BY Neeharika Varshney
News wave @ New Delhi
It is said that God cannot be everywhere so He created mothers and doctors. We often call Moms our super heroines or multi-task masters. We remember her even in minutest of the difficulties. They are a source of continuous inspiring energy to combat any challenge, however small or big it may be. Health workers also play a divine role and serve the community without any difference in their colour, caste or creed. They try to revive a human body with ailments to come out of it. But, what if, someone is playing the double role of mothers and health workers? If we combine these two, there comes a section of people who are “female health workers” who are the true angels sent by God for maintaining and nurturing its beautiful world. While they may be doing marvellous work, they very often, like in current pandemic, have to work in high risk areas and may carry infections to home. Has someone thought of the psychology of these female health workers, how do they prepare themselves for their commitment and what motivates them?
They say, responsibilities come with the family. Often, lady of the house has to run a household. She is always concerned or rather worried about her children, her husband , her in laws, and their clothing, food, preparation of various assignments, helping children in school work/projects, dealing with house helps, managing colony affairs and even the social responsibilities of the bigger clans. If one could sum, she is the House Manager who is responsible for all chores at home. I bet not even a single minute, even if she is engaged in her professional task, passes away in which she would not be concerned about her family or various pending household chores. In fact, we are so dependent on our Mothers that we cannot think about managing the house even for a day without them.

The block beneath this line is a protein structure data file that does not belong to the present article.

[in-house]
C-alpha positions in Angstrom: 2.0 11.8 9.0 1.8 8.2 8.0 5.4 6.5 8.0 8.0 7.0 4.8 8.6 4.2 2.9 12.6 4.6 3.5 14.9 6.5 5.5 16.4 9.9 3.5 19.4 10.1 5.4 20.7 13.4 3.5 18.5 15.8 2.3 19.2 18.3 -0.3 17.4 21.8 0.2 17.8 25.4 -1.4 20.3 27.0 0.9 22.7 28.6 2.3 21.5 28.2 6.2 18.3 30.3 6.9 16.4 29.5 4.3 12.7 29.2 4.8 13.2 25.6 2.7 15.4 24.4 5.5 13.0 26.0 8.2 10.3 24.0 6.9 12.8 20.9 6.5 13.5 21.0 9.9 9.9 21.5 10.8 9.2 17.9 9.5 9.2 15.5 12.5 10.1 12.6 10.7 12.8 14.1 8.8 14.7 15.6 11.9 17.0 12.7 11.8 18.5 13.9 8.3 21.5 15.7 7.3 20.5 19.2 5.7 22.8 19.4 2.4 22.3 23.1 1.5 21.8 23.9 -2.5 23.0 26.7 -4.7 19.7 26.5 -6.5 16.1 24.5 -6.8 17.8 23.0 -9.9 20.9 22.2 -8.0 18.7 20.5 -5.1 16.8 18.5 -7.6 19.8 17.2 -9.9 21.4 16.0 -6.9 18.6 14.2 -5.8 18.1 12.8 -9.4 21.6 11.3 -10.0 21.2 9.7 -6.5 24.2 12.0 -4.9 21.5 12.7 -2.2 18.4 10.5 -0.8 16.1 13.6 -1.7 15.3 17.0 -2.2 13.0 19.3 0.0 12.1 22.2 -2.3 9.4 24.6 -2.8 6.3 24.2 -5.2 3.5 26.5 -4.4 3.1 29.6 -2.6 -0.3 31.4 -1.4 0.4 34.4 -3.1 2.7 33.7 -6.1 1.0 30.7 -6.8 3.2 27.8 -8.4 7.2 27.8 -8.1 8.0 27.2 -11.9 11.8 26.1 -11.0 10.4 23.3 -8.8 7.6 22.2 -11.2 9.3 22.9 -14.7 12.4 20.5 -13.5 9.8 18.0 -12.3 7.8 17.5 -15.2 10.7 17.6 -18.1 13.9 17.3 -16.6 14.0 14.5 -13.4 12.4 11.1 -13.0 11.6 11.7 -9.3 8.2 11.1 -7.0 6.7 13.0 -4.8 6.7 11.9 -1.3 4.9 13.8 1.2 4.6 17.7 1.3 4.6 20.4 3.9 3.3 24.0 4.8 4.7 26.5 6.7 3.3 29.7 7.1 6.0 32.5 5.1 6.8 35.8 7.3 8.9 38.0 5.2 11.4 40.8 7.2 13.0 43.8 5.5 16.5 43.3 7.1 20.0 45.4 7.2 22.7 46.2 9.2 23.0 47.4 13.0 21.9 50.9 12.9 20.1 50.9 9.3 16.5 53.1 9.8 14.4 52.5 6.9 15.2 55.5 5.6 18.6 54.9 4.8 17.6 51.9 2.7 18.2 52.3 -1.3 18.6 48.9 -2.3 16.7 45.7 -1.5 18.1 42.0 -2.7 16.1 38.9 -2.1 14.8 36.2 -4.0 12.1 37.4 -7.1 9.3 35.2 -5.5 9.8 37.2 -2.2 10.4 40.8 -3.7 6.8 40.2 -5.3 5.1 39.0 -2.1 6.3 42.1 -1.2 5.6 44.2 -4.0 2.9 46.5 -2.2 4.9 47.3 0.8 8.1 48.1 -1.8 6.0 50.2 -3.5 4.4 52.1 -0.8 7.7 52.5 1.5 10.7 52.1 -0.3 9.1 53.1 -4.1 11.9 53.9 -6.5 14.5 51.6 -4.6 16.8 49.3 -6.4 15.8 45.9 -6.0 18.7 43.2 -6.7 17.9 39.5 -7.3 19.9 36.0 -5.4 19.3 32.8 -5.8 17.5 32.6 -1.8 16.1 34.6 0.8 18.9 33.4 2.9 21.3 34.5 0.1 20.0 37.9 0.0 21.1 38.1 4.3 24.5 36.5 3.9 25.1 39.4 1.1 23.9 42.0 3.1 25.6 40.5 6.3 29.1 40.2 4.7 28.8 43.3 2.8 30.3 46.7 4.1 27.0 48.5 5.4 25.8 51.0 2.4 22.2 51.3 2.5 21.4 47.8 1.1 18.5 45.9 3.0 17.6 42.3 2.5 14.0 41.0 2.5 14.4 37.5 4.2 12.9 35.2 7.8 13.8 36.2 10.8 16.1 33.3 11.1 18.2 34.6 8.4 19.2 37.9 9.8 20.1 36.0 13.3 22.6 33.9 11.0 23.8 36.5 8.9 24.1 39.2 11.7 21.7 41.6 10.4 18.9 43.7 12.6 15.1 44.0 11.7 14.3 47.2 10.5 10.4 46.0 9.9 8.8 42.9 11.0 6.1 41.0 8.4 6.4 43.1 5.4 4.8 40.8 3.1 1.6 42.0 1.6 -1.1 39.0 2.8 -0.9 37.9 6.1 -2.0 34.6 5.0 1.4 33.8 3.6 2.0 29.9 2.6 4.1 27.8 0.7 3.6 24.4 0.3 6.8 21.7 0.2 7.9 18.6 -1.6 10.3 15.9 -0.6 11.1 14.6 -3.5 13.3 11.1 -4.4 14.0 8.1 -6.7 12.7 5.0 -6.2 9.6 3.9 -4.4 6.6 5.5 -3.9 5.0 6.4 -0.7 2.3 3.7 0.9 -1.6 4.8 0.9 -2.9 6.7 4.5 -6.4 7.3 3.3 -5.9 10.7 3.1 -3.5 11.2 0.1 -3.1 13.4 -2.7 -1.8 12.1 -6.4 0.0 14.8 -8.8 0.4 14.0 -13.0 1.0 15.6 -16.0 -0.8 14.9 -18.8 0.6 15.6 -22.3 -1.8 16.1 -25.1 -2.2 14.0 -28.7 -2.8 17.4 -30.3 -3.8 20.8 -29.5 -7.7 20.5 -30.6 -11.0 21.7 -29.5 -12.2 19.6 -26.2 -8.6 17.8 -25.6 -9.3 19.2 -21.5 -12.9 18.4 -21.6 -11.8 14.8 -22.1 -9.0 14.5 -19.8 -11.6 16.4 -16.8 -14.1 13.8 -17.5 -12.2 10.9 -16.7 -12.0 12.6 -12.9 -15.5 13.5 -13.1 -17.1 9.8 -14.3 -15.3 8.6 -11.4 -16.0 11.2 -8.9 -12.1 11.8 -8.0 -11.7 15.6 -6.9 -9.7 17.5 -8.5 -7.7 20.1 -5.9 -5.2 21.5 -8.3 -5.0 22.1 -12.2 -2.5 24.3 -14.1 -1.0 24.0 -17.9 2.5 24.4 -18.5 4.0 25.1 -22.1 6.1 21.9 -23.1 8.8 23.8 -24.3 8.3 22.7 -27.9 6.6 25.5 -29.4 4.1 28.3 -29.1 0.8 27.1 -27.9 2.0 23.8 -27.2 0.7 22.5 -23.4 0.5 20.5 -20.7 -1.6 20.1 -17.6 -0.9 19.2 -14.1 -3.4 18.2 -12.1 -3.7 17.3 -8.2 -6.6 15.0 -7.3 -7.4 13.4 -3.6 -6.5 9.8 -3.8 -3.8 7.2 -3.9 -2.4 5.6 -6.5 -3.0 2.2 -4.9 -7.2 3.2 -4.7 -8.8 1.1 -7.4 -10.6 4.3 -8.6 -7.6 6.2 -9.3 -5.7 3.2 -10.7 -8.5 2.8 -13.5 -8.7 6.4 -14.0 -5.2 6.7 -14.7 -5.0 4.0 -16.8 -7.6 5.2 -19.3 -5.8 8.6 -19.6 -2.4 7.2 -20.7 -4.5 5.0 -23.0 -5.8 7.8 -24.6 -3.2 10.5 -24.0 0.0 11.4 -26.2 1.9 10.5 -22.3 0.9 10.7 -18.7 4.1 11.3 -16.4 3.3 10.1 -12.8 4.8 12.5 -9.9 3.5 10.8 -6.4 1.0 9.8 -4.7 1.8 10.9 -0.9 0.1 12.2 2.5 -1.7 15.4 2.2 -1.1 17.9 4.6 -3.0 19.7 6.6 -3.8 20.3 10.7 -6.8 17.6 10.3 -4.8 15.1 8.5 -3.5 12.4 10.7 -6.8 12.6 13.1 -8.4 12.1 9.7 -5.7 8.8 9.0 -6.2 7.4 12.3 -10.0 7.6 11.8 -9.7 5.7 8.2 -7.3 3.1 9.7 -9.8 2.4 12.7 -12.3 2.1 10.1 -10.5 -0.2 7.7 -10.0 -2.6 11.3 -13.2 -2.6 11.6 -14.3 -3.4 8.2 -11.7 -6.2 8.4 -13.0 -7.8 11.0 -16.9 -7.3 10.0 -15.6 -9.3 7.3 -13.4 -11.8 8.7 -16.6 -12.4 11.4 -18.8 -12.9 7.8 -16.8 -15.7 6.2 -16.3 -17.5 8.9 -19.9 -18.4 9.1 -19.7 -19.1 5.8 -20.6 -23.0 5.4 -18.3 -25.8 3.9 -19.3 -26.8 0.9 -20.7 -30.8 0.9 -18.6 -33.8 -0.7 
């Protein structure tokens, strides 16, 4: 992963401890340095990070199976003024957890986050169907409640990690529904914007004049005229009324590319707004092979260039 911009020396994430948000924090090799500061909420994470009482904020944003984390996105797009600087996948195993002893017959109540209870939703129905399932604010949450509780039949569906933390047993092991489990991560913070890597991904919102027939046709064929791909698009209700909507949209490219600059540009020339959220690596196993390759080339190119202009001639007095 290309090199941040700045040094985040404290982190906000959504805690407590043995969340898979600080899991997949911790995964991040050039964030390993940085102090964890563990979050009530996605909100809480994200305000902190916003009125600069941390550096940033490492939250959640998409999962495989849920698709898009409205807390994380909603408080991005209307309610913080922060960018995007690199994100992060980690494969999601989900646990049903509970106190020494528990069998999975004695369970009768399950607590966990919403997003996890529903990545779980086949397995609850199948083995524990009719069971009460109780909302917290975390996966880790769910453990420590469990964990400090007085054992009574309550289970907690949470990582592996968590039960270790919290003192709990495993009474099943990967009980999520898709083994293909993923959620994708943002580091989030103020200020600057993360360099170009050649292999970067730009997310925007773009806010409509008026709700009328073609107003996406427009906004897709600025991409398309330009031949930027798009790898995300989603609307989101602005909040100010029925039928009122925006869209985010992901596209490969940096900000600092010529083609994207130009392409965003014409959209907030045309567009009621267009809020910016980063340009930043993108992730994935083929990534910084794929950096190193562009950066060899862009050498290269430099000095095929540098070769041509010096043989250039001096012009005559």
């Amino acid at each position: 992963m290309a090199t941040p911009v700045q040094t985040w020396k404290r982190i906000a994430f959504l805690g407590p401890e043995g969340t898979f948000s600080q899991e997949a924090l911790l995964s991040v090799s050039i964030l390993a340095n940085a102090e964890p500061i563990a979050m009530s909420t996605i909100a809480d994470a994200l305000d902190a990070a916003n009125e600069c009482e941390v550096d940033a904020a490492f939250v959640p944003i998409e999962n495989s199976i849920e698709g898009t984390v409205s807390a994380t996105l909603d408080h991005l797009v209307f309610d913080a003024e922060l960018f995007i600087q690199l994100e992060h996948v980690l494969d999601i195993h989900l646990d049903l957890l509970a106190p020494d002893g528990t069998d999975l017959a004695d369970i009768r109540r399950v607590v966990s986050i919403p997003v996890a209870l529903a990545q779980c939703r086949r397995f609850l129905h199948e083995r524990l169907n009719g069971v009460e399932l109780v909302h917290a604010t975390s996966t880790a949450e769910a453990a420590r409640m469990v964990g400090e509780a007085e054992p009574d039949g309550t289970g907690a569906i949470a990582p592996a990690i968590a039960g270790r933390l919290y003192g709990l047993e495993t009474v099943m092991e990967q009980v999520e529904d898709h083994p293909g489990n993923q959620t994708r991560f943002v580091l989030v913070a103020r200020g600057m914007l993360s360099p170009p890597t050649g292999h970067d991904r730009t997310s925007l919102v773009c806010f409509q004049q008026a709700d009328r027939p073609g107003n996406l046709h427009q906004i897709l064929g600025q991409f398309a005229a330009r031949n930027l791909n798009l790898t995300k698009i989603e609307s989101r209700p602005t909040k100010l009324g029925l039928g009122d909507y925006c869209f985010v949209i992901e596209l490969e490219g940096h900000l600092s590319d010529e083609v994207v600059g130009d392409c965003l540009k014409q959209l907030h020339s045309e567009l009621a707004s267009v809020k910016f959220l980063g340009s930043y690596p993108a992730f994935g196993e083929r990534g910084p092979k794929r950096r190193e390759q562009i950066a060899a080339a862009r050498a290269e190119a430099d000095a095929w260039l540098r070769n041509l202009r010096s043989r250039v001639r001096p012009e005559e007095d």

In case of health workers, their professional duty comes first. They have to be by their patients side as and when required irrespective of the time of the day. Health workers are working at many places at a time. A doctor has to see new and old patients as the Out Patients (OPD) as well as attend to the In-patients (IPD or patients admitted to hospital). In addition, doctors may have to perform surgery, carry out investigations. Other health workers also prepare patients for various treatments and take care of them post surgery/ investigation. This requires close interaction with patient, ailing humans who might be carrying different types of diseases. This exposes health workers to potential risk as they may inherit infections from their serving patients. Health workers attending to those patients, who are carrying communicable diseases, are most vulnerable as they are exposed to infection, like in the current pandemic. For treating these patients, though health workers take special precautions, prepare themselves to minimize the risk, but could still be exposed and could carry infection home and gift it to their family members, including young children and aged parents.
In the current pandemic, we are very proud to say that these workers have been our frontline warriors. None of the Health workers has opted out of duty in this hour of crisis, even if they were not dealing with patients of communicable diseases. What keeps them going, what motivates them and how do they prepare themselves to work in this hour. I had a chat with couple of health workers. A young doctor and an aged nurse. The lady doctor in discussion is married to a doctor and has a young child and in laws at home, whereas the nurse in discussion is middle aged and has her grown up children and parents.